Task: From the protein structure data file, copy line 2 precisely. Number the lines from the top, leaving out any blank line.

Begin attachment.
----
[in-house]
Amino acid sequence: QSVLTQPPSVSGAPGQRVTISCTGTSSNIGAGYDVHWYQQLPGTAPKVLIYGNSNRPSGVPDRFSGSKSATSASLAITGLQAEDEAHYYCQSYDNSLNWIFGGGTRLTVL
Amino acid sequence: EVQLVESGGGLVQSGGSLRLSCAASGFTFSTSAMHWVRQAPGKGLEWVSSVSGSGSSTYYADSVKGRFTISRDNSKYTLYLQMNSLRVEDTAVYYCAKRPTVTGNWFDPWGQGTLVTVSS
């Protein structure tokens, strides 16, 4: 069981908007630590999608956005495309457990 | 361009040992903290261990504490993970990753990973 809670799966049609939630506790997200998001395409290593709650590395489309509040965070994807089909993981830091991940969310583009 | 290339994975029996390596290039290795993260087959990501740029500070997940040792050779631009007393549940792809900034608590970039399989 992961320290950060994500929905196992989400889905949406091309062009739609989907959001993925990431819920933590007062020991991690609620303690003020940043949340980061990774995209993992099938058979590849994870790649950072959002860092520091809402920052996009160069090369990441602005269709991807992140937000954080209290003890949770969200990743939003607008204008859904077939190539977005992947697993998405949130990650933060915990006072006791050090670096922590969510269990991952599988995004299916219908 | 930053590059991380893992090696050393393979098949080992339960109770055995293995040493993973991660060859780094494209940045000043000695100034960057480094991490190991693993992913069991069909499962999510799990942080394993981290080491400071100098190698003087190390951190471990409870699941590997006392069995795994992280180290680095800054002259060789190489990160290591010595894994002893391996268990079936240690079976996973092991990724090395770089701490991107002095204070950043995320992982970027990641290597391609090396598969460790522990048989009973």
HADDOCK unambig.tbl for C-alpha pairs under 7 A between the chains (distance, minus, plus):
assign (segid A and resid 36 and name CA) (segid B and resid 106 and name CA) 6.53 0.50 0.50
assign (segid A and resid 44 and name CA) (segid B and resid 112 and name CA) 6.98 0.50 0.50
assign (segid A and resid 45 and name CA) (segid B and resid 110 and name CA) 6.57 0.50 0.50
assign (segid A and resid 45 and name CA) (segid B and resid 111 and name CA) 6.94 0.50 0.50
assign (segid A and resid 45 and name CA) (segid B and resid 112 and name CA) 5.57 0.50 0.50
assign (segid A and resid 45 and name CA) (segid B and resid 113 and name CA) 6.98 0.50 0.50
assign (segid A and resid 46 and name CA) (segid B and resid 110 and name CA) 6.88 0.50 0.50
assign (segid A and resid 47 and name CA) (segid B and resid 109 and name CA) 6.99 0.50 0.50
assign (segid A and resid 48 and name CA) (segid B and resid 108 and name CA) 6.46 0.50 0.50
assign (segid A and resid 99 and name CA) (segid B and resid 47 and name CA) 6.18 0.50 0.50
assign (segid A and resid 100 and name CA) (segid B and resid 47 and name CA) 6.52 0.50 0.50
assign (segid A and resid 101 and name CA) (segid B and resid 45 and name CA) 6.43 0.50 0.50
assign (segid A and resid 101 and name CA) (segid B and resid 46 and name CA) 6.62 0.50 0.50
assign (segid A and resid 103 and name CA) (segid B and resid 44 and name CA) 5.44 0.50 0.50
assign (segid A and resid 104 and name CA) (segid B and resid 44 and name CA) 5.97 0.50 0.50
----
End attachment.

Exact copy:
Amino acid sequence: QSVLTQPPSVSGAPGQRVTISCTGTSSNIGAGYDVHWYQQLPGTAPKVLIYGNSNRPSGVPDRFSGSKSATSASLAITGLQAEDEAHYYCQSYDNSLNWIFGGGTRLTVL